War! It was a cataclysm that had not touched Central Alberta for a dozen years since the end of the South African (Boer) War. However, that conflict had been limited to a distant part of the British Empire. Now, all the world’s great powers, their colonies and allies were about to plunge into a global war.
The declaration of war by Great Britain and its empire, on Aug. 4th, 1914, was sudden, but not totally unexpected. On June 28th, the Archduke Franz Ferdinand and his wife Sophie had been assassinated by a Serbian radical in Sarajevo, capital of Austro-Hungarian province of Bosnia-Herzegovina. It was the spark that ultimately caused the start of the Great War.
However, few people realized at first the significance of the assassination.
No senior member of the European royal families, other than Hapsburgs of Austria, attended the Archduke and Duchess’s funeral. No head of state was present either. The reports of the murder of the royal couple only appeared on page four of the Red Deer News and page six of the Red Deer Advocate.
Nevertheless, the Austro-Hungarian Empire was in trouble.
Senior members of the Empire’s government were determined to use the pretext of the assassination to put Serbia and other ‘problem’ states in the Balkans in their place, thereby showing the world that the Empire was not as weak as it appeared to have become.
Hence, the summer was spent making threats and ultimatums.
Both Austro-Hungary and Serbia called on their allies to back them in the diplomatic brinkmanship. Consequently, more and more countries got pulled into the dispute. By the end of July, although everyone insisted that they were still dedicated to ensuring peace, the outbreak of war seemed inevitable.
On Aug. 4th, German troops entered neutral Belgium on their way to invading France. Great Britain immediately declared war on Germany and a few days later on Austro-Hungary. Canada was automatically part of the declaration as a loyal member of the British Empire.
Word of the outbreak of war reached Red Deer around 8 p.m. on Aug. 4th, 1914. The community responded to the news with a large spontaneous demonstration. The Red Deer Community Band, out for their weekly practice, got the rally started.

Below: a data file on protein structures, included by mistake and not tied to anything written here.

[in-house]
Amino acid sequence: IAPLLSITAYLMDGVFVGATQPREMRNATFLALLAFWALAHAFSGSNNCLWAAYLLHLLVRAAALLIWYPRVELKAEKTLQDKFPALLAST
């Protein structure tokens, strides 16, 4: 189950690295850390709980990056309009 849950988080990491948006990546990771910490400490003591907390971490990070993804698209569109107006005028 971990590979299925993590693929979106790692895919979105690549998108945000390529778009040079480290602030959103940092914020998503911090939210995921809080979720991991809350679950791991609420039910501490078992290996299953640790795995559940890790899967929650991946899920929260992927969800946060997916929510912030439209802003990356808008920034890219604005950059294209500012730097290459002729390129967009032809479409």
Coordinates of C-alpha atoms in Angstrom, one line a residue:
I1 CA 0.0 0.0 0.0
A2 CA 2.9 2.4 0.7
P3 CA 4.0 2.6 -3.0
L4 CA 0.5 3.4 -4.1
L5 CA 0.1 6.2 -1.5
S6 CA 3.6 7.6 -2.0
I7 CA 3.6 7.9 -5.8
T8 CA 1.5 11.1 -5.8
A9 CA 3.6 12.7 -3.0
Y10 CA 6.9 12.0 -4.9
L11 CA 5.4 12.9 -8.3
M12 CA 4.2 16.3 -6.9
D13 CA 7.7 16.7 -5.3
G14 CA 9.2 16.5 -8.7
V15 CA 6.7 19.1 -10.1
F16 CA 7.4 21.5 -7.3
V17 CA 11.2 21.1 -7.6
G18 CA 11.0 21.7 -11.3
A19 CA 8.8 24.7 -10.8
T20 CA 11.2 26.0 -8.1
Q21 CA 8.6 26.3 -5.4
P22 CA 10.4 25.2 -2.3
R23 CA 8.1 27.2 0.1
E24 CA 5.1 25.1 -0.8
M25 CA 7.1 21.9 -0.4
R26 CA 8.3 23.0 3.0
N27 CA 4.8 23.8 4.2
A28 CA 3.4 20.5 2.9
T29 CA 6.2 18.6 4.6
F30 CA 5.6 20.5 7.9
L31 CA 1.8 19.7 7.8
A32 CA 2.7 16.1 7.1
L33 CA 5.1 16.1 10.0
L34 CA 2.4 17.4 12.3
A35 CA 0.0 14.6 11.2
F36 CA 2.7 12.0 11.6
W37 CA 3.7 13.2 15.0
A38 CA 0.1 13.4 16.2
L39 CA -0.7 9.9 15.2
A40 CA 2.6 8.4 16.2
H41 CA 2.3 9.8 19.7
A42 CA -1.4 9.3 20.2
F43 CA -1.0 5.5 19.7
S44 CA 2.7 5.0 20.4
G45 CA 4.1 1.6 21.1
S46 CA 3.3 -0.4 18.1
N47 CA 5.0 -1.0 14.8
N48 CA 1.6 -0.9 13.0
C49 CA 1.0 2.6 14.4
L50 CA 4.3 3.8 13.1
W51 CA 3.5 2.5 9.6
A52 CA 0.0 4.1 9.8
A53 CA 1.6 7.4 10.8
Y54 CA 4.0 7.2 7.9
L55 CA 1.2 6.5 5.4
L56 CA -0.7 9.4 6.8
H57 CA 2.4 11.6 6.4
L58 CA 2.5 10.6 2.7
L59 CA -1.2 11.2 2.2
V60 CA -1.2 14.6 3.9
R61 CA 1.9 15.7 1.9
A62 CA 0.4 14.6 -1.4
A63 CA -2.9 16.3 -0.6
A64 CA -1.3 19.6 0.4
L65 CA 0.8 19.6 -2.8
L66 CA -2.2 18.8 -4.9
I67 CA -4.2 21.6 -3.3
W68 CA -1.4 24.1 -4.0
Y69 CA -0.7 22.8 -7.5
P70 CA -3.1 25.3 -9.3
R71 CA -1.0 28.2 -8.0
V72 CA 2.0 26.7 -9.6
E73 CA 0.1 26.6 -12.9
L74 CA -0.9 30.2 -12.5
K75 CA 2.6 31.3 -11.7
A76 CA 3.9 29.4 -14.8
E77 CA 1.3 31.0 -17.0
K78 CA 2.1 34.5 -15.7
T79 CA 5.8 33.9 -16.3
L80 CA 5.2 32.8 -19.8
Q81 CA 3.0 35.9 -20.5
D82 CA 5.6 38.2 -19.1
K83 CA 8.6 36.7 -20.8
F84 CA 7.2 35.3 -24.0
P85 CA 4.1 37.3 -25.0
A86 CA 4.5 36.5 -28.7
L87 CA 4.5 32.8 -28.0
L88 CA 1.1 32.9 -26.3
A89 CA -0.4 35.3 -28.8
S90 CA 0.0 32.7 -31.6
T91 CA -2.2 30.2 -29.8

They were rapidly joined by the Sons of England who had been holding their regular meeting at the Anglican Parish Hall.
Soon all kinds of people were rushing to join the demonstrations – members of the Central Alberta Light Horse militia, veterans of the Boer War, downtown businessmen and a great many members of the general public.
Flags appeared everywhere. A number of people brought their automobiles. Soon there was a kilometre-long procession moving from the Parish Hall on Gaetz Ave. near McLeod (54) St. to the Armouries on Mann (49) St. southeast of City Hall. The Community Band led the informal parade with lusty renditions of marching and patriotic songs.
Finally, the crowd gathered on the City Square, on the west side of the Armouries and City Hall. Hiram Hadley started things off with the singing of The Veteran. After more choruses of patriotic songs and enthusiastic cheering, the speeches by various dignitaries began. There were assurances that victory over the enemy would be swift. Many men in the crowd announced that they were willing to enlist right away.
Major Carlyle Moore of the 35 Central Alberta Horse wired the Minister of the Militia to indicate the local squadron’s willingness and readiness to serve immediately. He also posted notices that the squadron would assemble every evening at 8 p.m. at the Armouries for drill and rifle practice. Despite these eruptions of patriotic excitement, there were some public cautions about what was happening. The Red Deer News printed the prediction that the world faced, “The most terrible war since the Fall of the Roman Empire.”
Tragically, it was a prediction that was to prove to be all too true.